Molecular Genetic Epidemiology of Endocardial Cushion Defects - SCOR in Pediatric Cardiovascular Disease
To identify genes involved in the pathogenesis of congenital heart disease, including atrial septal defects (ASDs), paramembranous ventricular septal defects (VSDs), and atrioventricular canal defects (AVCDs).
Defect, Congenital Heart
Heart Septal Defects, Atrial
Heart Septal Defects, Ventricular
Endocardial Cushion Defects
|Study Design:||Observational Model: Natural History|
|Study Start Date:||January 1990|
|Estimated Study Completion Date:||December 1998|
In 1987, when the third renewal of the Ischemic Heart Disease Specialized Centers of Research renewal was considered, the Cardiology Advisory Committee recommended that the scope of the SCORs should be broadened to include peripheral vascular disease, congenital heart disease, and heart failure. The National Heart, Lung, and Blood Advisory Council concurred in this recommendation and the Request for Applications for a Specialized Centers of Research in Coronary and Vascular Disease, Heart Failure and Congenital Heart Disease was issued in July 1987. The study was renewed in 1999 as P50HL62178.
Beginning in 1990, the molecular genetic epidemiology of endocardial cushion defects in four groups of individuals was investigated in this subproject within a SCOR in Pediatric Cardiovascular Disease. Subjects included those with Down syndrome and endocardial cushion defects, those with non-syndromic endocardial cushion defects, those with Down syndrome and no congenital heart disease, and those with normal hearts. Examinations were carried out in the relatives of these subjects to ascertain whether they had endocardial cushion defects and other chromosome 21-related disorders, such as Down syndrome and Alzheimer's disease. This was accomplished by obtaining family pedigrees and examining 1st, 2nd and 3rd degree relatives utilizing electrocardiographic and echocardiographic techniques. Venous blood was obtained from the probands and the relatives for association studies with DNA probes that were known to relate to chromosome 21 and to genes located on other chromosomes that may affect cardiac embryogenesis. Segregation analysis focused on families of the subjects with non-syndromic endocardial cushion defects to determine whether there was evidence for a major gene defect which resulted in deformities of the atrioventricular canal. If and when such evidence was found, linkage studies were carried out in an attempt to pinpoint the location of the major gene in the genome.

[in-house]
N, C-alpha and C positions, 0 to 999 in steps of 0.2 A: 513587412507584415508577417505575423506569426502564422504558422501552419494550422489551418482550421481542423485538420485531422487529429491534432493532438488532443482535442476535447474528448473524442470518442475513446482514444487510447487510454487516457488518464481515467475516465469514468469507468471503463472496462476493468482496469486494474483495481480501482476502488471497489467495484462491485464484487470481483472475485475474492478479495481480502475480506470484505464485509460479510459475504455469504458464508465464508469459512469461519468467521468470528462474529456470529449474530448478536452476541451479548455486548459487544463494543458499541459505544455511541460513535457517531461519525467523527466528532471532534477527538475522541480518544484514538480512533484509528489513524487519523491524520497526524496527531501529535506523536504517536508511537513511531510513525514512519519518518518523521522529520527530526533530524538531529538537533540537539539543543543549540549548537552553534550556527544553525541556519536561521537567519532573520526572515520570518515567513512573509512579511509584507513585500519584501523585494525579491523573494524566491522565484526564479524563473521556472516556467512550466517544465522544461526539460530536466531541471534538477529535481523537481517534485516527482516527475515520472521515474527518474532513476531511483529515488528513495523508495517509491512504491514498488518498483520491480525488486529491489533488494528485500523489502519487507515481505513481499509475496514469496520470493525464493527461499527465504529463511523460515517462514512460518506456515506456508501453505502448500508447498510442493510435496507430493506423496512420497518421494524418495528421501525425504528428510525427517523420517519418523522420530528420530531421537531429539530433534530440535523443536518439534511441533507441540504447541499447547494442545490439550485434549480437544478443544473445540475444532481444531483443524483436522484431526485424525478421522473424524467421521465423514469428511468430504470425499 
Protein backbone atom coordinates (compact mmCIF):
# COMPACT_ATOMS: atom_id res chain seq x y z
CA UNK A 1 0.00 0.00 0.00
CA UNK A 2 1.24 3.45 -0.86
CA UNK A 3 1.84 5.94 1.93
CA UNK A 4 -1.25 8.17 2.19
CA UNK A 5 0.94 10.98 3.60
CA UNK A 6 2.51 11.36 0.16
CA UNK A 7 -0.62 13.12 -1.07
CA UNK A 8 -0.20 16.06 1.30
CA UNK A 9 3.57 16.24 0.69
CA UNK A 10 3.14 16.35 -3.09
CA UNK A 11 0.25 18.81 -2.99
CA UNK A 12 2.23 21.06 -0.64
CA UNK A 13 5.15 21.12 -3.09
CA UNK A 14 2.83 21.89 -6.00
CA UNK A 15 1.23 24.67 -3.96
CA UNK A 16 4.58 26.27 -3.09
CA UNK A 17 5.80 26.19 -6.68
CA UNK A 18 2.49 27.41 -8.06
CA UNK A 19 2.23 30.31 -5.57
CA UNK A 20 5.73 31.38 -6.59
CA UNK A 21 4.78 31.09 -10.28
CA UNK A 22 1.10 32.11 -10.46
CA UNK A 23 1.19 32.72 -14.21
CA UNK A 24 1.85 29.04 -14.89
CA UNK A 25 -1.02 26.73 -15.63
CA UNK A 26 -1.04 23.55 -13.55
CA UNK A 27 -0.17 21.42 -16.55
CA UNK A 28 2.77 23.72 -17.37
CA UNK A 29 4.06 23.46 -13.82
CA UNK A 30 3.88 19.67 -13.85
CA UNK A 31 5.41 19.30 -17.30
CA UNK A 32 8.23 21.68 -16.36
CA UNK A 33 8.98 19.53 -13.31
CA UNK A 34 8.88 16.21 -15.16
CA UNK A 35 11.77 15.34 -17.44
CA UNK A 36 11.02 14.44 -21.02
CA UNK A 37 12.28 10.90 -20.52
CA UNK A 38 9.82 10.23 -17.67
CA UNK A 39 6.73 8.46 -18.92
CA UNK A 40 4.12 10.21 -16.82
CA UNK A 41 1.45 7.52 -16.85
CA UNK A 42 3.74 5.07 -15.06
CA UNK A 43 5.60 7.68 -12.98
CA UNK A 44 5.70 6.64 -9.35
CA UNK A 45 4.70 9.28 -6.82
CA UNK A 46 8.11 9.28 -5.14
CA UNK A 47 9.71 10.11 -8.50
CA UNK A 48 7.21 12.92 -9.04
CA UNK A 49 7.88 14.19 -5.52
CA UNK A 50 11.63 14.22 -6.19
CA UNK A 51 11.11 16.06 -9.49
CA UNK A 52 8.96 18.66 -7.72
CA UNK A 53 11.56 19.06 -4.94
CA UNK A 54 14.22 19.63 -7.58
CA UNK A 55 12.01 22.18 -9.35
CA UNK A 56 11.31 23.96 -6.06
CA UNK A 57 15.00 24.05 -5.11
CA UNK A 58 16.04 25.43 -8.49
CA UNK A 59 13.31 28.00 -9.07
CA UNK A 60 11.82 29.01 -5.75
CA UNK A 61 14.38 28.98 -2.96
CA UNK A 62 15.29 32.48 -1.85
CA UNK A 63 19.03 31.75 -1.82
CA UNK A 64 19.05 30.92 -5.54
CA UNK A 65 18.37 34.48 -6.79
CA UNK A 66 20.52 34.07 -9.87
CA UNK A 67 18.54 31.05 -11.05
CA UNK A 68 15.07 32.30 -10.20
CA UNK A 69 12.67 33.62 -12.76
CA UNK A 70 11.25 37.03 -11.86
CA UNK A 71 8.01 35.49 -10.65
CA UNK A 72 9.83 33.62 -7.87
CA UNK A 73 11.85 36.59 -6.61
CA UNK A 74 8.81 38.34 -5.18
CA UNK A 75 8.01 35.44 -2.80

When the SCOR was renewed in 1995, the objectives were to identify polymorphisms in candidate genes and to use the polymorphisms for genetic association studies in patients. Subjects included those with Down syndrome and atrioventricular canal defects, non-Down subjects with atrioventricular canal defects, Down syndrome subjects with no functional heart disease, normal subjects with no heart disease or Down syndrome, Down syndrome subjects with perimembranous interventricular septal defects, and non-Down subjects with perimembranous interventricular septal defects. In addition, polymorphisms within candidate genes, as well as the highly polymorphic short tandem repeat polymorphisms (STRPs), were used in a genome-wide linkage search for the gene in large families with multiple affected individuals. When association or linkage studies suggested involvement of a specific gene, a search for mutations in the gene was carried out. In addition, the investigators determined whether a likely candidate chromosomal region (chromosome 21q21.1-qter) was involved in non-Downs AVCD by using molecular techniques to search for allele loss, uniparental disomy, and cryptic translocations. They also investigated the molecular genetic variability associated with endocardial cushion and ventricular septal development in Down syndrome subjects with and without heart disease and in normal subjects. Examinations were carried out in the relatives of these subjects to ascertain whether they had congenital heart defects or any other congenital anomalies. This was accomplished by obtaining family pedigrees, medical histories, and examining 1st degree relatives (and, if positive, 2nd and 3rd degree relatives) utilizing echocardiographic and electrocardiographic techniques.
|Investigator:||Ronald Lauer||University of Iowa|